Within the walls of my office, I have watched the young and old, men and women struggle after their diagnosis. There are stages of denial, blame, shame and, for some, acceptance. We talk about living with disease, staying in care, disclosure to partners, friends, parents and children. I strive to make my office a safe place, filled with trust and honesty. I believe strongly that such an environment can encourage patients to remain in care, remain on medications, remain hopeful and know there is always a place where they will be treated with compassion.
But the safety of my office was shattered and physician-patient privilege was lost by the intrusion of these criminalization charges against Paul. His name was released to the media. Friends found out about his HIV status and the criminal charges, increasing his shame. He was depressed, withdrawn, and in disbelief but felt hopeful as there was nothing to support the claim against him and the case boiled down to his ex-partner’s word against his.
The trial date came. I arrived at the courthouse and after the requisite wait, was ushered into the courtroom. I testified about his HIV infection, risks of transmission, definition of AIDS, and details of our visits. Finally I was free to go. I drove the forty-five minutes back to the hospital feeling a sense of betrayal I haven’t felt in my professional life.
When I arrived in the hospital parking garage, the district attorney called me. Paul had been found guilty. The prosecutor congratulated me on my testimony and told me I should be proud that I had put a “scumbag” behind bars that day. I felt nauseated.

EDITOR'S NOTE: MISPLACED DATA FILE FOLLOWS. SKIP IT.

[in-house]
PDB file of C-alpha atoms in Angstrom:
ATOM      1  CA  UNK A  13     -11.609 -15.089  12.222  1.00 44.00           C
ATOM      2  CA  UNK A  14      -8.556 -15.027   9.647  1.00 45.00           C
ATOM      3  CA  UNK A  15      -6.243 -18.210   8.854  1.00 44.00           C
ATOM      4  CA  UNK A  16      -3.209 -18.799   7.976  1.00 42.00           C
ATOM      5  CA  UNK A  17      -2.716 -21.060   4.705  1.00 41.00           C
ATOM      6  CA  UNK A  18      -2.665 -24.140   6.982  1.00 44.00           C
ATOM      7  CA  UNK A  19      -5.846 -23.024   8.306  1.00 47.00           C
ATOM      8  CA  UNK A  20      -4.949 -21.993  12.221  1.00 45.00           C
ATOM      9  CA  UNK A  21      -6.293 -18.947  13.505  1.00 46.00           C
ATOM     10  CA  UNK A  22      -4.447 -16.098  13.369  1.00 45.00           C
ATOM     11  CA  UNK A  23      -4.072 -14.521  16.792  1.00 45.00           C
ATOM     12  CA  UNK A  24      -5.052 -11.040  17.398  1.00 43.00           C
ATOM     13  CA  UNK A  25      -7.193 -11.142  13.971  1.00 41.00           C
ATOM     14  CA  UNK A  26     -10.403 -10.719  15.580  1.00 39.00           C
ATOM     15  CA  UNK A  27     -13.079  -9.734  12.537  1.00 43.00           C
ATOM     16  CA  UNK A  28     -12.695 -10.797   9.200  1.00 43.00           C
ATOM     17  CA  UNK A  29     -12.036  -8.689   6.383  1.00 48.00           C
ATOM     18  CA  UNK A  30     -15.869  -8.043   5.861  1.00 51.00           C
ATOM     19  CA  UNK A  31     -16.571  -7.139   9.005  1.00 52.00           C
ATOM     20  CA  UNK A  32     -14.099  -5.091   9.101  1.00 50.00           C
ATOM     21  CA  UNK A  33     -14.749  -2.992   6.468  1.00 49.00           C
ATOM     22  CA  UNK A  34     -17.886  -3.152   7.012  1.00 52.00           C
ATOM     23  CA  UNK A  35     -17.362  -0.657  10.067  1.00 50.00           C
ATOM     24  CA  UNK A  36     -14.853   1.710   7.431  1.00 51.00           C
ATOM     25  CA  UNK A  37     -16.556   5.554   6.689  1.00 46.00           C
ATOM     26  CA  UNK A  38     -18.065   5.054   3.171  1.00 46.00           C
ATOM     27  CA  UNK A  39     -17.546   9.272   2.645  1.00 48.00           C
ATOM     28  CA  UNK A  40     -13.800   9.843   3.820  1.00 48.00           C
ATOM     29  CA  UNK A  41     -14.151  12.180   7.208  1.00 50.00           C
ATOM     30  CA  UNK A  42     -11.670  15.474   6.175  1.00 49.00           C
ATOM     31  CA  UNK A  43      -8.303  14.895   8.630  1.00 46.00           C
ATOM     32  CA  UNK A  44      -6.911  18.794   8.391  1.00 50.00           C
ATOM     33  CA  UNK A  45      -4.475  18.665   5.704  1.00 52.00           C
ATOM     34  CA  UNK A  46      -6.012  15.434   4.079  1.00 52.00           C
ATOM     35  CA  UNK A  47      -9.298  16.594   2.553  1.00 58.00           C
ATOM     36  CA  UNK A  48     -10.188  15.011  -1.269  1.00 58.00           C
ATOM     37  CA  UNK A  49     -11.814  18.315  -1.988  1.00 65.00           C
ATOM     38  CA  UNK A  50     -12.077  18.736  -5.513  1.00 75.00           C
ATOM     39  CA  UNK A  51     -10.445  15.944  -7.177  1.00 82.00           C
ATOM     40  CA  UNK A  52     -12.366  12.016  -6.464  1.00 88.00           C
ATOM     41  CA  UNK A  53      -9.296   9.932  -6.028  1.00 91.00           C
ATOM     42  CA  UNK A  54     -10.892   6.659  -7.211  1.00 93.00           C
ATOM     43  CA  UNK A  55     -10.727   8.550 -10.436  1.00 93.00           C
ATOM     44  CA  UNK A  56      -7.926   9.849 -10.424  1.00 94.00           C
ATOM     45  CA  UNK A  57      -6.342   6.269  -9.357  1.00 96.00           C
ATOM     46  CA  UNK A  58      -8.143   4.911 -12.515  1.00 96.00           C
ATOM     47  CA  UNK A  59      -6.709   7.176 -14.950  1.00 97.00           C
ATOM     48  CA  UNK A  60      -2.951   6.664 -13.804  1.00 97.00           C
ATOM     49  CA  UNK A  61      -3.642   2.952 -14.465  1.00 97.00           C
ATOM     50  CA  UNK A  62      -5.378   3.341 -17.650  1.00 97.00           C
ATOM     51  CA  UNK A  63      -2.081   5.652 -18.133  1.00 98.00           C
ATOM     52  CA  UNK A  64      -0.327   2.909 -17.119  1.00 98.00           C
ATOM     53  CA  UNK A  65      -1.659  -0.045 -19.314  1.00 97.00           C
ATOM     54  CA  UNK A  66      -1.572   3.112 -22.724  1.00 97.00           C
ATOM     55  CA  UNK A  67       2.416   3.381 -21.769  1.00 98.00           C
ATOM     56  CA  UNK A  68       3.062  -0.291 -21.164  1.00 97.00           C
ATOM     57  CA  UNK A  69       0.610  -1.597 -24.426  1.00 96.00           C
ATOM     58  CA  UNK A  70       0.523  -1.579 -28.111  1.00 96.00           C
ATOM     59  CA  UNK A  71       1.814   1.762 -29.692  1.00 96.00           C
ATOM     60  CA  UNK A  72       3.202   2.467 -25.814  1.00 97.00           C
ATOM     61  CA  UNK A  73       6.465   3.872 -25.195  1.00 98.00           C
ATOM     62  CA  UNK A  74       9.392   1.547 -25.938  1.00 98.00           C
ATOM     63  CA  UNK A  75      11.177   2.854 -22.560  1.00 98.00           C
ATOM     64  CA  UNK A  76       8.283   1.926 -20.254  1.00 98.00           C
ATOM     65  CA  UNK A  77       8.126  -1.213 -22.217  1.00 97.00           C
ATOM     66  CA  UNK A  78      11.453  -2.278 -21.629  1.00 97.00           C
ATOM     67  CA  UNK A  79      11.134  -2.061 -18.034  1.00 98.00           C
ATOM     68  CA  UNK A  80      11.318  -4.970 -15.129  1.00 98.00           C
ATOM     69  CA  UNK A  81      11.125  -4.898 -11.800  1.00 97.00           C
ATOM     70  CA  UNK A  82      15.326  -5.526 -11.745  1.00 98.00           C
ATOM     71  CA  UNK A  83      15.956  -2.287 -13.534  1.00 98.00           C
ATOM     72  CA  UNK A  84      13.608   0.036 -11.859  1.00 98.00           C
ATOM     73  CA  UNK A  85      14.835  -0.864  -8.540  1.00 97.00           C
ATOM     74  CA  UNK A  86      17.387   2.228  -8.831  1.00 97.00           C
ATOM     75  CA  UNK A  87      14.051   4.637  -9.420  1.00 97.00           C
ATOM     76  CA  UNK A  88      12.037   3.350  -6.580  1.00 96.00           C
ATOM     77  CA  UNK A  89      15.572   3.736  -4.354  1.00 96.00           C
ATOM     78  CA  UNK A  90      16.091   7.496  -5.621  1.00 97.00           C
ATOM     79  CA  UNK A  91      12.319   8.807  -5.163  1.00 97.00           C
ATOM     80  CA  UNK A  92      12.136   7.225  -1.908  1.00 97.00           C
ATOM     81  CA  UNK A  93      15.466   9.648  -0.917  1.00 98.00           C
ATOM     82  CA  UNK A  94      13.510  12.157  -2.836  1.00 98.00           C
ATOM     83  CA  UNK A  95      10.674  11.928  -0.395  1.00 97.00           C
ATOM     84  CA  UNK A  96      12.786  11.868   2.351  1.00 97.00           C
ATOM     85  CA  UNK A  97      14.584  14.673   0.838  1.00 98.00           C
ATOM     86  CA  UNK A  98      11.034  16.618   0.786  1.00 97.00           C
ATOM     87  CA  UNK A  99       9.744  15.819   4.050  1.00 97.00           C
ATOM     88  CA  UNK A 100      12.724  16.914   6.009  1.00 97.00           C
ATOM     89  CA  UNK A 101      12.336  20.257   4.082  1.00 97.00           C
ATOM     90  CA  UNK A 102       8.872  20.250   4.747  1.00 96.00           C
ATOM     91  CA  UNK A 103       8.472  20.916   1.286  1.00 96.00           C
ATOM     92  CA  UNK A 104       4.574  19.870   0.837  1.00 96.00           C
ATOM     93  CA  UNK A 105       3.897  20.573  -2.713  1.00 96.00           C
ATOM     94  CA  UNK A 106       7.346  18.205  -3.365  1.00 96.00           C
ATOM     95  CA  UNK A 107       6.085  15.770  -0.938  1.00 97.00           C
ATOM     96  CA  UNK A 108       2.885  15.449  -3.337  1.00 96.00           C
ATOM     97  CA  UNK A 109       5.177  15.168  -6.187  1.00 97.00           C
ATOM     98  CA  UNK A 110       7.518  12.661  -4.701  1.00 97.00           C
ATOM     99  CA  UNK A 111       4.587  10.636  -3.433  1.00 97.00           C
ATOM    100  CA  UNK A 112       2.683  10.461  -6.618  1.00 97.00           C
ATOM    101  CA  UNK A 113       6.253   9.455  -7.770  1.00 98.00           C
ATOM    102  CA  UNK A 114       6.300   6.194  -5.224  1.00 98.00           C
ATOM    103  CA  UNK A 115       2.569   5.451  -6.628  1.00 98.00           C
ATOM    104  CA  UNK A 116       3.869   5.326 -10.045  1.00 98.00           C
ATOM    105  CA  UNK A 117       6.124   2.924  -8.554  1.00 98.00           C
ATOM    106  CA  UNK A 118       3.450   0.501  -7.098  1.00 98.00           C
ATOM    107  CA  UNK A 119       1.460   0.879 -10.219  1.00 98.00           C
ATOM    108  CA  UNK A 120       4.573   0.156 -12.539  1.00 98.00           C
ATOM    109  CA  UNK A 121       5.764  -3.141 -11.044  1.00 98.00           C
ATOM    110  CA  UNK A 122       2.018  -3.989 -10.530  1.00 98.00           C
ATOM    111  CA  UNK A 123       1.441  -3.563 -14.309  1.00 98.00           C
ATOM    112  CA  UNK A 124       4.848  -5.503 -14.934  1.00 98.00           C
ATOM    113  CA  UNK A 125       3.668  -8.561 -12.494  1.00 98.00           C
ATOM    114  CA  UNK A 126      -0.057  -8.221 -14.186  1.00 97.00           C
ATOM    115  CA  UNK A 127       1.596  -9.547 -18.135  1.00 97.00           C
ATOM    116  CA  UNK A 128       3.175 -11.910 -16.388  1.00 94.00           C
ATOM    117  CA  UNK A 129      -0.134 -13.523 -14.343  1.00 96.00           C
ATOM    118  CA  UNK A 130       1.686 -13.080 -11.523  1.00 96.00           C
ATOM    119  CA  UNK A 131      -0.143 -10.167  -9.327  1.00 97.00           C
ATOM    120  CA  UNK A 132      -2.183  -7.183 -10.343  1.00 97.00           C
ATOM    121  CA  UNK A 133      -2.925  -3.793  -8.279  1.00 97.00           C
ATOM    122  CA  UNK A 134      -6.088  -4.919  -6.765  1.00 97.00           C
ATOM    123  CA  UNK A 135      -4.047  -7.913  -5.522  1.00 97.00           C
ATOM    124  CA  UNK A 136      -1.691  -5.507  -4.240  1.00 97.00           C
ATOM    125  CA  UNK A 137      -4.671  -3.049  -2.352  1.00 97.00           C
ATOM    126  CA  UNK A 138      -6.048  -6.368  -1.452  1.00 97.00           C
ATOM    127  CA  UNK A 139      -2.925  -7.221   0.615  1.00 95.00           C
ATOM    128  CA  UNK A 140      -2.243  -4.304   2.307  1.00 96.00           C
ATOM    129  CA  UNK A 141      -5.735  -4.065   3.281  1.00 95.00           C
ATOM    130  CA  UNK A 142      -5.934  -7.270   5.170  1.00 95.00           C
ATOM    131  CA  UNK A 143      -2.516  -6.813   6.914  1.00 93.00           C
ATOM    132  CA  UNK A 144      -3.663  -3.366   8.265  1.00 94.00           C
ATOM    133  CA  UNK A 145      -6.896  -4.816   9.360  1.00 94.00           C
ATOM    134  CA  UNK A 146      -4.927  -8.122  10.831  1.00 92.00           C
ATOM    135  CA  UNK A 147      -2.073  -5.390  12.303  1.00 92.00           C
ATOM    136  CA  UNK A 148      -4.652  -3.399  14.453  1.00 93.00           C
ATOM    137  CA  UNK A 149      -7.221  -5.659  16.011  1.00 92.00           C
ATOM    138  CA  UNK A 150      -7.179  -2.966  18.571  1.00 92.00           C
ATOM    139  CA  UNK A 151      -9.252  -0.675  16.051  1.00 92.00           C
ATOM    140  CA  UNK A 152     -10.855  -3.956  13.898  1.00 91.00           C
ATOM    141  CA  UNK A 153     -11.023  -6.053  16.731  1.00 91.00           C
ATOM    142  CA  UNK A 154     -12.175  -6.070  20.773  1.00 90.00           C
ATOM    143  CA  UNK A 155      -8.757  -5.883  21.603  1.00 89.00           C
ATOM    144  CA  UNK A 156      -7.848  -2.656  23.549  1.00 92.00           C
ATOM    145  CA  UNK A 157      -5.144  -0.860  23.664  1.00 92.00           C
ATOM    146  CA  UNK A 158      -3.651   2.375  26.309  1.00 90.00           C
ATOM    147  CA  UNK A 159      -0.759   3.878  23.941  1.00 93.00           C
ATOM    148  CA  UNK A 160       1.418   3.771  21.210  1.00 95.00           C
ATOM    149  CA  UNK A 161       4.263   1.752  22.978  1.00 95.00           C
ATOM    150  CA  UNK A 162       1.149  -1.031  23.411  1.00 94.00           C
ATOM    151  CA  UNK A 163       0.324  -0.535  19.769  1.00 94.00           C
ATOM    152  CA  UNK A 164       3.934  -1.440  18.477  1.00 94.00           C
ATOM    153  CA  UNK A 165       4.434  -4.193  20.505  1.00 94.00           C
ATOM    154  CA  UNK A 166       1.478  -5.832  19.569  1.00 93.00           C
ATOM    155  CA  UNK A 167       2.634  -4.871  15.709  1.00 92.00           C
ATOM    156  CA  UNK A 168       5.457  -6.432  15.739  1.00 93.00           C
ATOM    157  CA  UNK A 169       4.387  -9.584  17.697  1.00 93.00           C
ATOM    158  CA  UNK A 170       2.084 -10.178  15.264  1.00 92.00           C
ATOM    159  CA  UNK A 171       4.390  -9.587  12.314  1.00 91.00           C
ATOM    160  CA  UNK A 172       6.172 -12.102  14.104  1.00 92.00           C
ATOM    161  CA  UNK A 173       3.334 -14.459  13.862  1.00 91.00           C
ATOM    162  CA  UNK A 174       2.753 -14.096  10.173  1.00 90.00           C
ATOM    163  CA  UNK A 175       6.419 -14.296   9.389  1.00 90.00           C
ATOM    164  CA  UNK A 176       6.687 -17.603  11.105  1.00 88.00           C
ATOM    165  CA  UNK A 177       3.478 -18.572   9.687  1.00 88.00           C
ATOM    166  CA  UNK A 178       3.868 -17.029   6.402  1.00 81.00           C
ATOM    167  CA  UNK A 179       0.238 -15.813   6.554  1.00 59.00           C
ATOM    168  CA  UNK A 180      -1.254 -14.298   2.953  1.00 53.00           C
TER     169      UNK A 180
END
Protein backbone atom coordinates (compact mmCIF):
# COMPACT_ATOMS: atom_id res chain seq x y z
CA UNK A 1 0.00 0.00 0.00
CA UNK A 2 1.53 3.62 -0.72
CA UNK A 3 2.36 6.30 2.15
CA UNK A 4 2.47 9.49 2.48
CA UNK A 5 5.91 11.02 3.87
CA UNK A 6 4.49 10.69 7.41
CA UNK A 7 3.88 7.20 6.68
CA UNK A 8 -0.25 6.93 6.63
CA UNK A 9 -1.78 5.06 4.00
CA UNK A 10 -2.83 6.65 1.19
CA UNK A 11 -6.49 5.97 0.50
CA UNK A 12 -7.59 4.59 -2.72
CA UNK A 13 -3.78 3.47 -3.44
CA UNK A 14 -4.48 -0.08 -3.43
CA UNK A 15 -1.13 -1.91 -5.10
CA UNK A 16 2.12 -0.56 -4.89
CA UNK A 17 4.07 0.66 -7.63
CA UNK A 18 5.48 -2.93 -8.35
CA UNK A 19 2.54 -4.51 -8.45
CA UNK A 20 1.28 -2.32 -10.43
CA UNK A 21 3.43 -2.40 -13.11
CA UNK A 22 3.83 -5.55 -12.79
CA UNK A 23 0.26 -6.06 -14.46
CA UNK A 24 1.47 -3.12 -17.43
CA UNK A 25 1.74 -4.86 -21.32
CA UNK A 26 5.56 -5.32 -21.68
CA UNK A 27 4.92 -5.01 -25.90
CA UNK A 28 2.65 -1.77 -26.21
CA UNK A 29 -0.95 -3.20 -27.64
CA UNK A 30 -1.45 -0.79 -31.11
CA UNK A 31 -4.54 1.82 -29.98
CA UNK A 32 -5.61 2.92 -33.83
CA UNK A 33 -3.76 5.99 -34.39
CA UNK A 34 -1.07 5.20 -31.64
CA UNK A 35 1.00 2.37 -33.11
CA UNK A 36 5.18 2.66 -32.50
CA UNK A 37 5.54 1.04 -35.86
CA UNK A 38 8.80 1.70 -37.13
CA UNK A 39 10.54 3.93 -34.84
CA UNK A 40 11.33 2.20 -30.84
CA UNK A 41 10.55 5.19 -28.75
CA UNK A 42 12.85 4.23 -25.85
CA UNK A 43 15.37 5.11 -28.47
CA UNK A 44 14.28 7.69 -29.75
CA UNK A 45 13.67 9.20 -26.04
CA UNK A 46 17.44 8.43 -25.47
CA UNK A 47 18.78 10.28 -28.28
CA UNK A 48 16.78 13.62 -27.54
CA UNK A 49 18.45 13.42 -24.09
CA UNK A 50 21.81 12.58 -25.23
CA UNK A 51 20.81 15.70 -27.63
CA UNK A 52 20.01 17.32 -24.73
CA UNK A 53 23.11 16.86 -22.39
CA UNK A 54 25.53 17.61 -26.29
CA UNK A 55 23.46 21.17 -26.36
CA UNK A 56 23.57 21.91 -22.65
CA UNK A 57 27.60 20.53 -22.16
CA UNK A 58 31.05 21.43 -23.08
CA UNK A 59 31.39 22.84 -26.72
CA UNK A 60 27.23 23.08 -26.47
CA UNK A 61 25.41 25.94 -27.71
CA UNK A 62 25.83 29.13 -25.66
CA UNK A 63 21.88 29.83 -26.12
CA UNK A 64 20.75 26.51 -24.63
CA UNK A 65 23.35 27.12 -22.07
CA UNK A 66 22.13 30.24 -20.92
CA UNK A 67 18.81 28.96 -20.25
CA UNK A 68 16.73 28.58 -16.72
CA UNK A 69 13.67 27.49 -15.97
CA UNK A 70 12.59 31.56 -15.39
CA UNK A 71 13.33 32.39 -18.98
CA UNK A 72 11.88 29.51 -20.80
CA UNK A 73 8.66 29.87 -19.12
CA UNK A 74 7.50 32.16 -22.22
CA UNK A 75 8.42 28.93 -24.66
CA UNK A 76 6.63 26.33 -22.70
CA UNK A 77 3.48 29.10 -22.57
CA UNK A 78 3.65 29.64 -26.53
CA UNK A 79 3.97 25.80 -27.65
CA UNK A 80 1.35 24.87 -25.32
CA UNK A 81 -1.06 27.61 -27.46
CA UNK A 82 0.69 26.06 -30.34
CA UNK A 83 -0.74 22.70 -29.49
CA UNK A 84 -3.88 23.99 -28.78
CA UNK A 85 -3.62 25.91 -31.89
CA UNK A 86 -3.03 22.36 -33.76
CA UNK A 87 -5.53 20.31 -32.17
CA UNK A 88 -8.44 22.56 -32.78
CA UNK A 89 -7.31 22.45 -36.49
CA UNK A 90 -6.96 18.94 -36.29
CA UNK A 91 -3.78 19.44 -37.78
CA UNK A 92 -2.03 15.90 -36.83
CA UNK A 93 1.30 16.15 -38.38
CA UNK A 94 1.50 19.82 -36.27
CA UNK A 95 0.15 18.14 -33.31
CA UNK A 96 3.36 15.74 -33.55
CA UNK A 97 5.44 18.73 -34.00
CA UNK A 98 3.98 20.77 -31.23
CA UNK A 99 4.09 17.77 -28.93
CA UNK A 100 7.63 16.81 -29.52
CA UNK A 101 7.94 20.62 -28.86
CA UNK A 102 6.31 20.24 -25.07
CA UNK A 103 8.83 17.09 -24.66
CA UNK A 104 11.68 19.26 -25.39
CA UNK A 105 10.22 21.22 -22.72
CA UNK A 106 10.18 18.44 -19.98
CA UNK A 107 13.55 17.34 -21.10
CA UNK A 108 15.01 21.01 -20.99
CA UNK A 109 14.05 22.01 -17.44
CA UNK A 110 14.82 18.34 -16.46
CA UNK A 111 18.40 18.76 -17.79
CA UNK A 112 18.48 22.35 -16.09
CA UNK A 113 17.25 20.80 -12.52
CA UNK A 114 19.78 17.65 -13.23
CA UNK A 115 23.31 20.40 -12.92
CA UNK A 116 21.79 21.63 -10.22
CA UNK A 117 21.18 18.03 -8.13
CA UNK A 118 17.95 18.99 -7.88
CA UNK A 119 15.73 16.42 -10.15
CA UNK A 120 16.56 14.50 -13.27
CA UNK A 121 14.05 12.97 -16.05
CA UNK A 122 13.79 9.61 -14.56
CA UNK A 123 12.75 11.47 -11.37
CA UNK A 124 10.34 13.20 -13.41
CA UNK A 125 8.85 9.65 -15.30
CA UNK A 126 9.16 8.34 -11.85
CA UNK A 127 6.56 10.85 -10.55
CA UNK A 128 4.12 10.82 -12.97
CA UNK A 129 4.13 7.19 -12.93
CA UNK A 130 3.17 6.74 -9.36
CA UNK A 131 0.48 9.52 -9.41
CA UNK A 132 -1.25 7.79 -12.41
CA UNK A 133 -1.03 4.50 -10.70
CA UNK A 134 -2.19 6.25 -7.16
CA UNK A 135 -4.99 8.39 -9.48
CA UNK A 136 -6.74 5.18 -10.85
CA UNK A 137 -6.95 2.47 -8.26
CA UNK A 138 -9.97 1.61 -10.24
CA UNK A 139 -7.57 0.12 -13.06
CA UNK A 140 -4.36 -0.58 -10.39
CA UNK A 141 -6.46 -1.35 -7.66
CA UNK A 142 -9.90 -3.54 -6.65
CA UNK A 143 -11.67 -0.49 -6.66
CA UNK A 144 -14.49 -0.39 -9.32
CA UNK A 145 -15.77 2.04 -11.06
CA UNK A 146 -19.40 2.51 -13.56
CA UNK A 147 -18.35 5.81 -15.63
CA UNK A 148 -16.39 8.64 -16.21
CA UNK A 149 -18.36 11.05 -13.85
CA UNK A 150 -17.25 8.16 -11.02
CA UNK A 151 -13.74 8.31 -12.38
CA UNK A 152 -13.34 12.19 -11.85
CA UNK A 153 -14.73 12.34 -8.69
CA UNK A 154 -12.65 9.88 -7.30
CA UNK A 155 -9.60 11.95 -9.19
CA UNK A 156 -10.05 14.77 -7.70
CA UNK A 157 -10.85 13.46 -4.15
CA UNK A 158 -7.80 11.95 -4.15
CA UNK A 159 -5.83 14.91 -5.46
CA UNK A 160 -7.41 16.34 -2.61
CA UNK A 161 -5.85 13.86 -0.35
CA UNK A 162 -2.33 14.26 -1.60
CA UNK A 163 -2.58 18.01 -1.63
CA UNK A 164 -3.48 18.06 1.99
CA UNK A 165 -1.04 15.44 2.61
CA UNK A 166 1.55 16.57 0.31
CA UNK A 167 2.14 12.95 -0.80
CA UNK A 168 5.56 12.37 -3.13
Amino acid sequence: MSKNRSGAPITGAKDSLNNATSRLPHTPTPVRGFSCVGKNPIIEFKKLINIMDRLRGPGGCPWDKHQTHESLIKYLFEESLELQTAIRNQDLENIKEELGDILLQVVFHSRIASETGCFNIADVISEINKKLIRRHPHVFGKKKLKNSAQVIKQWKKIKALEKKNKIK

Although this was my first criminalization experience, it was not to be my last. Nearly thirty percent of my colleagues confirm that they too have had criminal prosecutions invade their patient relationships.
There are more effective means to combat this epidemic. Criminalization laws do nothing to advance individual or public health, but rather enhance stigma, embrace blame, discourage testing and have the potential to corrupt the physician-patient relationship which I believe can be a powerful tool in the armamentarium to address the epidemic.
Dr. Armstrong is a nationally recognized leader in HIV/AIDS clinical care and infectious diseases. Her career has been focused on the delivery of high quality clinical care in HIV patients. After a distinguished practice in the Cleveland Clinic, she joined Emory University. Currently, she is the Program Director for the Infectious Disease Fellowship Training Program at Emory University, and she serves as the Interim Medical Director of the Ponce de Leon Center (Infectious Disease Program (IDP) at Grady Health System). IDP serves more than 4000 patients with HIV and employs more than 150 individuals affiliated with Grady Health System and/or Emory University School of Medicine. Dr. Armstrong received her M.D. degree from Harvard Medical School in 1994.
This article was featured on The Body.